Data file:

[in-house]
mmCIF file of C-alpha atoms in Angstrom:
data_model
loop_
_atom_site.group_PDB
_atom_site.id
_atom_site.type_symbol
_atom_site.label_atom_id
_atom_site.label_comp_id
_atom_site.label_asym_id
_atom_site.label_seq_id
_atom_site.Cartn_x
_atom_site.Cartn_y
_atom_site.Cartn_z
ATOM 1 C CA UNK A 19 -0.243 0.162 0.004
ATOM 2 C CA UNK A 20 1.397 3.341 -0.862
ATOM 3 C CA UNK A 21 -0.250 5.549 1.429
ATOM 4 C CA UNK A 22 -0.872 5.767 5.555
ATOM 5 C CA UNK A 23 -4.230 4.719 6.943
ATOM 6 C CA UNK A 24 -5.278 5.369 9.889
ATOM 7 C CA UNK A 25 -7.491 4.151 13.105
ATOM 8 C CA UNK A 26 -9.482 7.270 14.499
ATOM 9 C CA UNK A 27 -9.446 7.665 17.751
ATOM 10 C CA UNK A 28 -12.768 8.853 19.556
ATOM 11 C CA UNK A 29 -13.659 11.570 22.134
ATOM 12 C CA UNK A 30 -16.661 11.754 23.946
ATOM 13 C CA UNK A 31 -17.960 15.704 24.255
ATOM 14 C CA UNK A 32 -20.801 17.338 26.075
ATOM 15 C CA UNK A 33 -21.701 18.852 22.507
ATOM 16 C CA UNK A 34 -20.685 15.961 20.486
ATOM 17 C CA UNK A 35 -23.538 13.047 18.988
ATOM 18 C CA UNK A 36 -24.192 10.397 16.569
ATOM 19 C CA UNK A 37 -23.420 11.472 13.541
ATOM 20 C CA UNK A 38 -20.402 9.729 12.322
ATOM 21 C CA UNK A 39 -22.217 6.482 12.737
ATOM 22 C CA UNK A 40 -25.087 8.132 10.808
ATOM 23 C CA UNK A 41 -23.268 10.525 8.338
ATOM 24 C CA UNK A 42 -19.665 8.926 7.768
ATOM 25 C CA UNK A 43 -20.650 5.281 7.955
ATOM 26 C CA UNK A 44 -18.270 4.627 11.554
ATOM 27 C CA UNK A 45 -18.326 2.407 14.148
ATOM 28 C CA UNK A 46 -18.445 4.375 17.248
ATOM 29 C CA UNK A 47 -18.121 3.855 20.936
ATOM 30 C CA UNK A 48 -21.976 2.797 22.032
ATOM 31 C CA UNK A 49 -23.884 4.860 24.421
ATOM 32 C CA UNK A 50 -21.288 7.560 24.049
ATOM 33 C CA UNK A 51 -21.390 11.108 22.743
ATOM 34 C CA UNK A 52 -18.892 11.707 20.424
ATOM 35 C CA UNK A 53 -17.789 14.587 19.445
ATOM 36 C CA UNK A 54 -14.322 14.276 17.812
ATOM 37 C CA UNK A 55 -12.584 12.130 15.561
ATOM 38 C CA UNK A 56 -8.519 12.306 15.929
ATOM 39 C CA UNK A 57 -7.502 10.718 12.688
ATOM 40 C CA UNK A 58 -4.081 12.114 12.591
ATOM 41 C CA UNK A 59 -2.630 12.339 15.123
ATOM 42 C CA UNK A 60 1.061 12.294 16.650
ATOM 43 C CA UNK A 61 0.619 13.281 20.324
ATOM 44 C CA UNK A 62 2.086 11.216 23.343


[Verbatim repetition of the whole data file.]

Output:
[in-house]
mmCIF file of C-alpha atoms in Angstrom:
data_model
loop_
_atom_site.group_PDB
_atom_site.id
_atom_site.type_symbol
_atom_site.label_atom_id
_atom_site.label_comp_id
_atom_site.label_asym_id
_atom_site.label_seq_id
_atom_site.Cartn_x
_atom_site.Cartn_y
_atom_site.Cartn_z
ATOM 1 C CA UNK A 19 -0.243 0.162 0.004
ATOM 2 C CA UNK A 20 1.397 3.341 -0.862
ATOM 3 C CA UNK A 21 -0.250 5.549 1.429
ATOM 4 C CA UNK A 22 -0.872 5.767 5.555
ATOM 5 C CA UNK A 23 -4.230 4.719 6.943
ATOM 6 C CA UNK A 24 -5.278 5.369 9.889
ATOM 7 C CA UNK A 25 -7.491 4.151 13.105
ATOM 8 C CA UNK A 26 -9.482 7.270 14.499
ATOM 9 C CA UNK A 27 -9.446 7.665 17.751
ATOM 10 C CA UNK A 28 -12.768 8.853 19.556
ATOM 11 C CA UNK A 29 -13.659 11.570 22.134
ATOM 12 C CA UNK A 30 -16.661 11.754 23.946
ATOM 13 C CA UNK A 31 -17.960 15.704 24.255
ATOM 14 C CA UNK A 32 -20.801 17.338 26.075
ATOM 15 C CA UNK A 33 -21.701 18.852 22.507
ATOM 16 C CA UNK A 34 -20.685 15.961 20.486
ATOM 17 C CA UNK A 35 -23.538 13.047 18.988
ATOM 18 C CA UNK A 36 -24.192 10.397 16.569
ATOM 19 C CA UNK A 37 -23.420 11.472 13.541
ATOM 20 C CA UNK A 38 -20.402 9.729 12.322
ATOM 21 C CA UNK A 39 -22.217 6.482 12.737
ATOM 22 C CA UNK A 40 -25.087 8.132 10.808
ATOM 23 C CA UNK A 41 -23.268 10.525 8.338
ATOM 24 C CA UNK A 42 -19.665 8.926 7.768
ATOM 25 C CA UNK A 43 -20.650 5.281 7.955
ATOM 26 C CA UNK A 44 -18.270 4.627 11.554
ATOM 27 C CA UNK A 45 -18.326 2.407 14.148
ATOM 28 C CA UNK A 46 -18.445 4.375 17.248
ATOM 29 C CA UNK A 47 -18.121 3.855 20.936
ATOM 30 C CA UNK A 48 -21.976 2.797 22.032
ATOM 31 C CA UNK A 49 -23.884 4.860 24.421
ATOM 32 C CA UNK A 50 -21.288 7.560 24.049
ATOM 33 C CA UNK A 51 -21.390 11.108 22.743
ATOM 34 C CA UNK A 52 -18.892 11.707 20.424
ATOM 35 C CA UNK A 53 -17.789 14.587 19.445
ATOM 36 C CA UNK A 54 -14.322 14.276 17.812
ATOM 37 C CA UNK A 55 -12.584 12.130 15.561
ATOM 38 C CA UNK A 56 -8.519 12.306 15.929
ATOM 39 C CA UNK A 57 -7.502 10.718 12.688
ATOM 40 C CA UNK A 58 -4.081 12.114 12.591
ATOM 41 C CA UNK A 59 -2.630 12.339 15.123
ATOM 42 C CA UNK A 60 1.061 12.294 16.650
ATOM 43 C CA UNK A 61 0.619 13.281 20.324
ATOM 44 C CA UNK A 62 2.086 11.216 23.343